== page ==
The NFL draft trade value chart is a thing of beauty and complexity. Over the next 13 days, the NFL will select its next crop of rookies that will take the game to the next level. Some of these players will become household names, and be future Hall-of-Famers. Most will not. So how do the teams know the value of a draft pick? Come with us as we take you down the rabbit hole of the NFL draft pick trade value chart.
A (Brief) History of the value chart
When Jimmy Johnson was the head coach of the Dallas Cowboys in the late eighties he wanted a way to value each pick so that he could figure out what trades to do and where the value was. So his team researched the impact of each draft pick, and the probability of success and the Draft Pick Trade Value Chart was born. Several attempts over the years have tried to come up with a better system, but Johnson’s is still considered the best.
Each pick in the entire seven-round NFL draft is assigned a points value. The number one pick is worth 3000 points, the number two pick 2600 points, and the number three pick 2200 points. The idea being that to move up from the number three pick to number will cost you 800 points in draft capital. This equates to the 21st pick in the draft, or two/three second-rounders, or 4 third-rounders depending on the exact spots of those picks.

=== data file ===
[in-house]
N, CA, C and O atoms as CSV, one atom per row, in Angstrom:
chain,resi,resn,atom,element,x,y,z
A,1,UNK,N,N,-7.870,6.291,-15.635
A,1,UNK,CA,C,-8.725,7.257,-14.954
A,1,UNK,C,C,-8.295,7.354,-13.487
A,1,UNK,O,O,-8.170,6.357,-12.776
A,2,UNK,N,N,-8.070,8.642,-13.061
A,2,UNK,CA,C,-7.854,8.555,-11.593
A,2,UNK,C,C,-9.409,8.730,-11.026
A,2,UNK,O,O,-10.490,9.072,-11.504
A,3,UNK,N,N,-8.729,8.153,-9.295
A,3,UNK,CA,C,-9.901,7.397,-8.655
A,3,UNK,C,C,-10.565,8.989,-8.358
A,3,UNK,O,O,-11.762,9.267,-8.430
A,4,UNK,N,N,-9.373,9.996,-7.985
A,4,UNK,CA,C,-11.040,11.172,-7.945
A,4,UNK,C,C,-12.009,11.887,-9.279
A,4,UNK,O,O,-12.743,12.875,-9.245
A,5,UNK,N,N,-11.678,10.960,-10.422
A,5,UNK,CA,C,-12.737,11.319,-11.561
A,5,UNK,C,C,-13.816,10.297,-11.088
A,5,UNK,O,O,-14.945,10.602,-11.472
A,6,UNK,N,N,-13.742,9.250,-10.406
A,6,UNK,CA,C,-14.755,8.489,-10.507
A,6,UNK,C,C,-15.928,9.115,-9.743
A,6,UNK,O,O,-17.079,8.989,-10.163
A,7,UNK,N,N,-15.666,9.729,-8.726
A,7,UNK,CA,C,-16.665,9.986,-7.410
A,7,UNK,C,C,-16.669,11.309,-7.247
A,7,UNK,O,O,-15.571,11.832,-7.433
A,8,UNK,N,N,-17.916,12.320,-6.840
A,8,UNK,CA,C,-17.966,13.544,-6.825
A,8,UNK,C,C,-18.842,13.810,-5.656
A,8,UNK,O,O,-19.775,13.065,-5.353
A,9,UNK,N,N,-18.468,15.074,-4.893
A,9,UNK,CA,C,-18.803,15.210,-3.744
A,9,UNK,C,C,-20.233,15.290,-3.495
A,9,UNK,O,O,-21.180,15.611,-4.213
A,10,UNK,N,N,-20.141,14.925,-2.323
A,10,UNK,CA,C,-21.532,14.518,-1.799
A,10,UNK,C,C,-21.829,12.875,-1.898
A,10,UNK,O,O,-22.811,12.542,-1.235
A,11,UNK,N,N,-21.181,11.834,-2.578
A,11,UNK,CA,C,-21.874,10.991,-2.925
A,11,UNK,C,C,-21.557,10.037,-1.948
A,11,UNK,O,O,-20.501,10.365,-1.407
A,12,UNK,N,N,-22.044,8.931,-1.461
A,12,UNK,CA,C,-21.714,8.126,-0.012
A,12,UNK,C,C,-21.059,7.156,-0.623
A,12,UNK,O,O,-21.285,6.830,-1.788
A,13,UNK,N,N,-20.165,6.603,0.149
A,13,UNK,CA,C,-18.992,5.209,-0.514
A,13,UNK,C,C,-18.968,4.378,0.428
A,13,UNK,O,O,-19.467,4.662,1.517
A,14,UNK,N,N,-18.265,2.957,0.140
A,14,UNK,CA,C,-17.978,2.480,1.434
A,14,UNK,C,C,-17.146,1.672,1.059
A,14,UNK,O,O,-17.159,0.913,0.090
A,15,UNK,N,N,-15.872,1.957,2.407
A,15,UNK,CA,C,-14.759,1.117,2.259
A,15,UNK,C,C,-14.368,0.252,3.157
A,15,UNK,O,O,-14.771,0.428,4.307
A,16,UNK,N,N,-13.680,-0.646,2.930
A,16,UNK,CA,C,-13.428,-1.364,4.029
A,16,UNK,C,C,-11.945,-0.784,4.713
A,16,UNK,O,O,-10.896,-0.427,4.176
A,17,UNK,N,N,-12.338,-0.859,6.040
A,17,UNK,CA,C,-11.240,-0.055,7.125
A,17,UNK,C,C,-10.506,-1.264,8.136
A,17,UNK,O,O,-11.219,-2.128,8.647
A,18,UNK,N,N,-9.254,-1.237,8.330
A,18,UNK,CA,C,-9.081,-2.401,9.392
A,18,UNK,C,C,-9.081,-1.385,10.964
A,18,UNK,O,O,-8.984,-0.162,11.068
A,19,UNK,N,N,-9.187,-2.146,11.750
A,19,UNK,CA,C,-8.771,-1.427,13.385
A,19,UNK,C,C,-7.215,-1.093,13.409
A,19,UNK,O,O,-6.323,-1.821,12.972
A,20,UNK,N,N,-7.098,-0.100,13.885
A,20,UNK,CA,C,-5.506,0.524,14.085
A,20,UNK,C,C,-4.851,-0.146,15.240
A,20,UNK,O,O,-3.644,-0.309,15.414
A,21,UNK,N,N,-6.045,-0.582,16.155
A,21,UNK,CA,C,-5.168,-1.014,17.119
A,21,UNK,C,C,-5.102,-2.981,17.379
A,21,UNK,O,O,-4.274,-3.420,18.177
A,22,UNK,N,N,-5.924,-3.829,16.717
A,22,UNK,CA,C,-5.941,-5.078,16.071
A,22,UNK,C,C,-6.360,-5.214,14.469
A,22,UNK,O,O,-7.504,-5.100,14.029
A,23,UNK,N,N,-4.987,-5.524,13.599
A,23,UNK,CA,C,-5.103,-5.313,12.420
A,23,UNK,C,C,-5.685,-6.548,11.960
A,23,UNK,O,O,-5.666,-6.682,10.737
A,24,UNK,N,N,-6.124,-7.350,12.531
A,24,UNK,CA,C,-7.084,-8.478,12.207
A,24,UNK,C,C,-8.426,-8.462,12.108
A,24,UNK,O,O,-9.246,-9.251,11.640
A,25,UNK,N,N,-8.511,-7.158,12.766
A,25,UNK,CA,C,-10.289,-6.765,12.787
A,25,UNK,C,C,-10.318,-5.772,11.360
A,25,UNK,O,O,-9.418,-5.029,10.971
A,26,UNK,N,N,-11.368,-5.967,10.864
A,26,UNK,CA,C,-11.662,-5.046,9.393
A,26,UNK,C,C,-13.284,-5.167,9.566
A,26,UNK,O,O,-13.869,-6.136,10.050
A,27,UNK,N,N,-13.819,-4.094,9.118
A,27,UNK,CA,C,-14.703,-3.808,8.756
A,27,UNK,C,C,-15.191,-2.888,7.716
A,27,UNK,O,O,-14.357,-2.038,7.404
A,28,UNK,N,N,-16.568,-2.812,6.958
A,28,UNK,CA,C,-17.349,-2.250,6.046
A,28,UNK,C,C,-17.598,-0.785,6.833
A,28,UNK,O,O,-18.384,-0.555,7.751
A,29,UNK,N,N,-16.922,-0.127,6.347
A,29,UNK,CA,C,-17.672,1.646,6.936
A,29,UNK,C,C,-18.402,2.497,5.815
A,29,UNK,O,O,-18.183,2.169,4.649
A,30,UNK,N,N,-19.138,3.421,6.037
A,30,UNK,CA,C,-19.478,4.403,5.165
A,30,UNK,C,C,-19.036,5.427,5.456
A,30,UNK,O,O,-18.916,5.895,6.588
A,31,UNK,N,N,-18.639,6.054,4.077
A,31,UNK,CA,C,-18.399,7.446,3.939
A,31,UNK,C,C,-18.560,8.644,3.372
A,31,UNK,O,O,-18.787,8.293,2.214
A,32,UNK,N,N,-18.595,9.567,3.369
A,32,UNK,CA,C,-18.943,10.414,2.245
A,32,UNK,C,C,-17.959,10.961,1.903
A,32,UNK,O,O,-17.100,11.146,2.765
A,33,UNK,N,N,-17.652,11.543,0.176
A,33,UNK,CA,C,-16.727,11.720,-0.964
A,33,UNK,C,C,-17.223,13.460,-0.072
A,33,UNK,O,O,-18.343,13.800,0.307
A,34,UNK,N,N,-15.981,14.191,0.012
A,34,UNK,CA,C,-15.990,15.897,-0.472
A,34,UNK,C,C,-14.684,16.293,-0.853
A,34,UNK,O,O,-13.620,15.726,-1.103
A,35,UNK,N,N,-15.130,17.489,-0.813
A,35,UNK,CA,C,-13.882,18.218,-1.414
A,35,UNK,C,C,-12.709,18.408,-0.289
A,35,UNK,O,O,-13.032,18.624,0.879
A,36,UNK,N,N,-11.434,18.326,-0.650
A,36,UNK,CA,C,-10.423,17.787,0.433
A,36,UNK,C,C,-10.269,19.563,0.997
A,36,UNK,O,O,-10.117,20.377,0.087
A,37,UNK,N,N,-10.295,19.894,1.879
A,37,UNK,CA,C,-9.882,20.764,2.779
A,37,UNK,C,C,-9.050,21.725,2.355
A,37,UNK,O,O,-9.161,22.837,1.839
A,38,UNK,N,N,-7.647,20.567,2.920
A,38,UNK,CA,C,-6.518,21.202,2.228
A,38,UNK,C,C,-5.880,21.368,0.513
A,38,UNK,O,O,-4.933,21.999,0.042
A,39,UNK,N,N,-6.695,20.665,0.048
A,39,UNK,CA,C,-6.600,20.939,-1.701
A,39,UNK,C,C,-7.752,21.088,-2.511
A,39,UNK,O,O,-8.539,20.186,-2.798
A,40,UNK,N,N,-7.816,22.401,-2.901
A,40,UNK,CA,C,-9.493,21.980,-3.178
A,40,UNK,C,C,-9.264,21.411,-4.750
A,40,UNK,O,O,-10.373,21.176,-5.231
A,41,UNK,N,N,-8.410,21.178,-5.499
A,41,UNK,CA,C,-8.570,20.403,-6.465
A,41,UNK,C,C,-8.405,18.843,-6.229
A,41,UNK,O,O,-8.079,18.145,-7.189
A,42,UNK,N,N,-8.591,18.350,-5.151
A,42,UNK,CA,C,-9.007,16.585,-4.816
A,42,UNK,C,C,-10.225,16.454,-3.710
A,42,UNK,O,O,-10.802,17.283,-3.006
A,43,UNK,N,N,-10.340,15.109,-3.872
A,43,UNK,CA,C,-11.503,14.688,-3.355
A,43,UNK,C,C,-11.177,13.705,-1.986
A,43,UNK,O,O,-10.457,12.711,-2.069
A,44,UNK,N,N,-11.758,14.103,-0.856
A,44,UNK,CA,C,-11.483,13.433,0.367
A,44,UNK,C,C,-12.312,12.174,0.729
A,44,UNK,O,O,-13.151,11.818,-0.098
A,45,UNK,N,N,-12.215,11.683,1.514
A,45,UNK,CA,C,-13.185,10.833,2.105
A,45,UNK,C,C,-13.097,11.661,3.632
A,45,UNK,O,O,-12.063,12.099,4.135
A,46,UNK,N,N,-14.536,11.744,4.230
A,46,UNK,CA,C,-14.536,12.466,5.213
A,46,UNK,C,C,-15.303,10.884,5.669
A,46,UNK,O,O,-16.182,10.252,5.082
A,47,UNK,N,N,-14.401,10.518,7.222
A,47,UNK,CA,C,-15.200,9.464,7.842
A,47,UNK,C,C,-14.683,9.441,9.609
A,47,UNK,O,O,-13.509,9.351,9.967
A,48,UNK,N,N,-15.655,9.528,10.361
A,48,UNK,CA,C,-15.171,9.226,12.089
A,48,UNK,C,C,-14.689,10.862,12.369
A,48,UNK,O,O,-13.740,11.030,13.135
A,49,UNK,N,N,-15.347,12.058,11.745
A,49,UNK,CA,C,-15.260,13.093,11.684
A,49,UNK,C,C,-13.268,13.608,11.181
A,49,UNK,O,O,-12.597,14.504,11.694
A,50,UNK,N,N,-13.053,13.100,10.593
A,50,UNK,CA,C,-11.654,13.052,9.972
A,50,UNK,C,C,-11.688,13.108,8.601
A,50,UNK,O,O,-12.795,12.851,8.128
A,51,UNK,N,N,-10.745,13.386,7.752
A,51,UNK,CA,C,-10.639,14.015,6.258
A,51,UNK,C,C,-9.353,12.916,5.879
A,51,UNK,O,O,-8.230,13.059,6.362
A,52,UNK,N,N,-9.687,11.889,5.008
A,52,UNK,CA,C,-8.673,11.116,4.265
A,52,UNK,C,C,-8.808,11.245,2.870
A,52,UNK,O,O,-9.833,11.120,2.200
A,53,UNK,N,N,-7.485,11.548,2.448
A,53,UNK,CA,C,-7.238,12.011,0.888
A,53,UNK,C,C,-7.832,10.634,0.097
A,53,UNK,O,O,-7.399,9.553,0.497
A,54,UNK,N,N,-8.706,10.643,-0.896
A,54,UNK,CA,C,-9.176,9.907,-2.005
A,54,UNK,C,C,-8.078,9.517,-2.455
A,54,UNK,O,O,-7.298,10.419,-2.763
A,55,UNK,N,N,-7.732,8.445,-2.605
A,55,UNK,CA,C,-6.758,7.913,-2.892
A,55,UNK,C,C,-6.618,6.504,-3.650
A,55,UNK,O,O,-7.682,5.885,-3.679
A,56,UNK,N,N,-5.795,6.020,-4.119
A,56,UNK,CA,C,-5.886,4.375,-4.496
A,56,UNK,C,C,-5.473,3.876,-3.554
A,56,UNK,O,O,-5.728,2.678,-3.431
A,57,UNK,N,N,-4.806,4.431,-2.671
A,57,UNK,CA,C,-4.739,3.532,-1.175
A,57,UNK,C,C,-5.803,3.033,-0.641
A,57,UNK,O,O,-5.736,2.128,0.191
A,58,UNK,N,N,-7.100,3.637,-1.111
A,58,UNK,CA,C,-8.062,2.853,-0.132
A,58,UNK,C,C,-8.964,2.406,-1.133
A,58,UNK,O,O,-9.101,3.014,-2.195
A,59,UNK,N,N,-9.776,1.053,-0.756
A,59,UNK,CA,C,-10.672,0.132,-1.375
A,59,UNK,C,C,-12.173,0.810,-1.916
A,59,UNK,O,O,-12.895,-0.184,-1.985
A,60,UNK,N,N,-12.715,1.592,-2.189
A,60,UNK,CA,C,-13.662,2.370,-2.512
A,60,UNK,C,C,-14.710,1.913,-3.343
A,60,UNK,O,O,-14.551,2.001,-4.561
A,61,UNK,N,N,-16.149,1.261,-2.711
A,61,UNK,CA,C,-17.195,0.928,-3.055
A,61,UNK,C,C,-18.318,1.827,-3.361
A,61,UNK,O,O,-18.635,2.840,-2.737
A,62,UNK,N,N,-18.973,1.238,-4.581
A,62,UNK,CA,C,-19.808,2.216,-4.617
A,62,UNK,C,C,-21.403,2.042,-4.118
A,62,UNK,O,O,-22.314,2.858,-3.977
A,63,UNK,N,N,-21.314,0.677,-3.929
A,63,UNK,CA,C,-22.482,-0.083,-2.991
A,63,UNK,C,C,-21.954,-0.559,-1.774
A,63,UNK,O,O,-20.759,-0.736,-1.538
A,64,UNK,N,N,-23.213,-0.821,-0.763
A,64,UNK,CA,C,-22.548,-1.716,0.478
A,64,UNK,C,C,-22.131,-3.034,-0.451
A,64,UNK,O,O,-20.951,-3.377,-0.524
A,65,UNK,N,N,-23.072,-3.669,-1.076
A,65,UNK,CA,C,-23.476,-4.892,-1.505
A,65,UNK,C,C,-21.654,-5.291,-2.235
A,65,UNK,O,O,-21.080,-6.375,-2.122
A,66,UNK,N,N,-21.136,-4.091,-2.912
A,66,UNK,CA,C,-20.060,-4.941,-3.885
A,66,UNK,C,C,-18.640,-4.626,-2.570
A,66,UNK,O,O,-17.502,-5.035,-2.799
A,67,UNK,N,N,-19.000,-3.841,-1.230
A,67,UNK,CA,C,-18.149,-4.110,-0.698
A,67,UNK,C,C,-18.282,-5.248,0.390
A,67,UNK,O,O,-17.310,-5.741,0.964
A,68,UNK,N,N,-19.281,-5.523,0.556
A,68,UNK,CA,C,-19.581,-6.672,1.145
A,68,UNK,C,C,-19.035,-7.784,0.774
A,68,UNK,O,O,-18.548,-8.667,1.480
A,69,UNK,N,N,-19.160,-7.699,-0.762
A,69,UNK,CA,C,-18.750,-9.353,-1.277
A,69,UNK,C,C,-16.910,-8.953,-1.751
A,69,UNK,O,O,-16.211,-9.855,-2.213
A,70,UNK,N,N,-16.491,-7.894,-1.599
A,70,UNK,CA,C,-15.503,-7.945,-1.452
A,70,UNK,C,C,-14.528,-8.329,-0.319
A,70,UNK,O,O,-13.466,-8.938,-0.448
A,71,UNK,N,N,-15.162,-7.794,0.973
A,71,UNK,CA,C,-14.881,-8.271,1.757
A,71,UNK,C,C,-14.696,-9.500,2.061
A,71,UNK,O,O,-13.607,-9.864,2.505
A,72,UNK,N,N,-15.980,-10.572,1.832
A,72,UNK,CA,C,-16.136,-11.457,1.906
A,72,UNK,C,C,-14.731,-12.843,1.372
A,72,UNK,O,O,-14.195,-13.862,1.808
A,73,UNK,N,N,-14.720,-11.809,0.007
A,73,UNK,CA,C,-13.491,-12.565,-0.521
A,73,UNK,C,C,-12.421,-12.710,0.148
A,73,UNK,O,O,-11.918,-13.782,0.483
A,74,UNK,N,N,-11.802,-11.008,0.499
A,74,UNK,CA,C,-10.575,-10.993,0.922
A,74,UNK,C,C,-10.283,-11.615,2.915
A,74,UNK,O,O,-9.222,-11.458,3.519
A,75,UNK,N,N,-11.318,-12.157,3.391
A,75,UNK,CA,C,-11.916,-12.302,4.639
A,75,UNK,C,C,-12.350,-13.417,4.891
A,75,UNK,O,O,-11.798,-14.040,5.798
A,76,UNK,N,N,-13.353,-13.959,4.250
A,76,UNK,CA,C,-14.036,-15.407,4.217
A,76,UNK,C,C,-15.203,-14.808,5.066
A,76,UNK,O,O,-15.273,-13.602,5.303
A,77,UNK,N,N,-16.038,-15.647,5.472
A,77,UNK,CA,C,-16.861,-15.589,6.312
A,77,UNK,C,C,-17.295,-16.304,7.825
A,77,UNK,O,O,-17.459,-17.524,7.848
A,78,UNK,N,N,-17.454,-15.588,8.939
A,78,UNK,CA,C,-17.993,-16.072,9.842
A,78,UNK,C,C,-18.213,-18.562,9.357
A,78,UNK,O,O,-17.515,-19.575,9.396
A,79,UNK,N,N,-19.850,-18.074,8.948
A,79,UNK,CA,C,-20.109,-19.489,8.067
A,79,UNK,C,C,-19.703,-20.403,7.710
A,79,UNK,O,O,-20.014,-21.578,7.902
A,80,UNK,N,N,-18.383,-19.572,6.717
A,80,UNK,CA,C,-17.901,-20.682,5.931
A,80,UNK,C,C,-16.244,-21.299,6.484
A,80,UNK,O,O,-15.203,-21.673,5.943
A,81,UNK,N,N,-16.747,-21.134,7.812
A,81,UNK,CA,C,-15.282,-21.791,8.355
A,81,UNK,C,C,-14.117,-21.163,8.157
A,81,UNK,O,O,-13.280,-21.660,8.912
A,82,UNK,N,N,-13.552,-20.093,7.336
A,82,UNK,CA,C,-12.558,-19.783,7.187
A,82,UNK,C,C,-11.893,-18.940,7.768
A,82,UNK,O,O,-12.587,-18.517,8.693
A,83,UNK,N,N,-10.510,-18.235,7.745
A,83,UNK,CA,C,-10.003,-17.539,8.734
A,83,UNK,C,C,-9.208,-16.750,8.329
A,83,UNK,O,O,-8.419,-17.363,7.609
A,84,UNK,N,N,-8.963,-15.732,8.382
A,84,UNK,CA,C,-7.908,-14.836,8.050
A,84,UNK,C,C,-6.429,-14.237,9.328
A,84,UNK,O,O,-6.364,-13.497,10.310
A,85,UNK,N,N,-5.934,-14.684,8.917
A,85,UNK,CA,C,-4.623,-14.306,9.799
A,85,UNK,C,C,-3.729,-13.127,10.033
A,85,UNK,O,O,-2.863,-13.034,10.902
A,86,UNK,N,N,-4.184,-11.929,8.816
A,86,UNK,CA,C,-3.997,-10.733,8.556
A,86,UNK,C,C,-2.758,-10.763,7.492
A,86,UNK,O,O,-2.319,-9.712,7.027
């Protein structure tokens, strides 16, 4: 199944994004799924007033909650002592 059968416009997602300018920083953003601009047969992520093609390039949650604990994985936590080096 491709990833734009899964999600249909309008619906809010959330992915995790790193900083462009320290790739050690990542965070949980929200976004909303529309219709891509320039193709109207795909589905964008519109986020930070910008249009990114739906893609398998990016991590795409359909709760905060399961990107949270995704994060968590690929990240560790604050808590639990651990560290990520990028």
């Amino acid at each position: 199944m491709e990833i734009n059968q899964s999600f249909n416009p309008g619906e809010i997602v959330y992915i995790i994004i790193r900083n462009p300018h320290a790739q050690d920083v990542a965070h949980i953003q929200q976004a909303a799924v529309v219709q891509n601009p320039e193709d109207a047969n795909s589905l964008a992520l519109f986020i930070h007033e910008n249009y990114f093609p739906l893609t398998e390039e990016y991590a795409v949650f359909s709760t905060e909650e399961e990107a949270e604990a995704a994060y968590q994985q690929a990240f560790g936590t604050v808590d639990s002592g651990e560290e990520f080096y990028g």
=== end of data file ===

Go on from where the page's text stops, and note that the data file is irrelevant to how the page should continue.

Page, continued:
NFL Draft trade value chart in use
Using the chart helps NFL executives get what they believe is the right value in a trade. For example when the Jets traded with the colts to move from number 6 to number 3 last year, they gave up the 6th pick (1600 pts), the 37th pick (530 pts), the 49th pick (410 pts) and a second-rounder in 2019 (560 pts) to acquire the number 3 pick (2200 pts). So as we can see they traded 3100 pts of draft value to acquire 2200 pts.
Now that’s not necessarily as bad as it sounds. When they traded their second round pick in 2019, they didn’t know how high it would be. So that value of that pick was up in the air. Plus there is the obvious fact that you usually have to overpay to get something you really want, and the Colts were likely dealing with other offers at the time.
The 2019 NFL Draft Trade Value Chart
So all you have to do to use the NFL Draft trade value chart is follow these simple steps
- Select the pick you would like to acquire and find it’s value
- Look at the value of your own picks, and create a combination that comes to the same or greater value
For example, let’s say the Raiders want to move up from number 4 to number 1. They want to acquire a pick with a value of 3000 pts. So they would have to give up the number 4 pick (1800 pts), the number 27 pick (680 pts), and the number 35 pick (550 pts). That would put them at 3030 pts. Now whether that’s a trade worth doing is another matter.
Have fun working out how your team could trade up, or down, to fill their needs. And why not post your scenarios below so we can all see how it could happen using the 2019 NFL Draft Trade Value Chart for reference.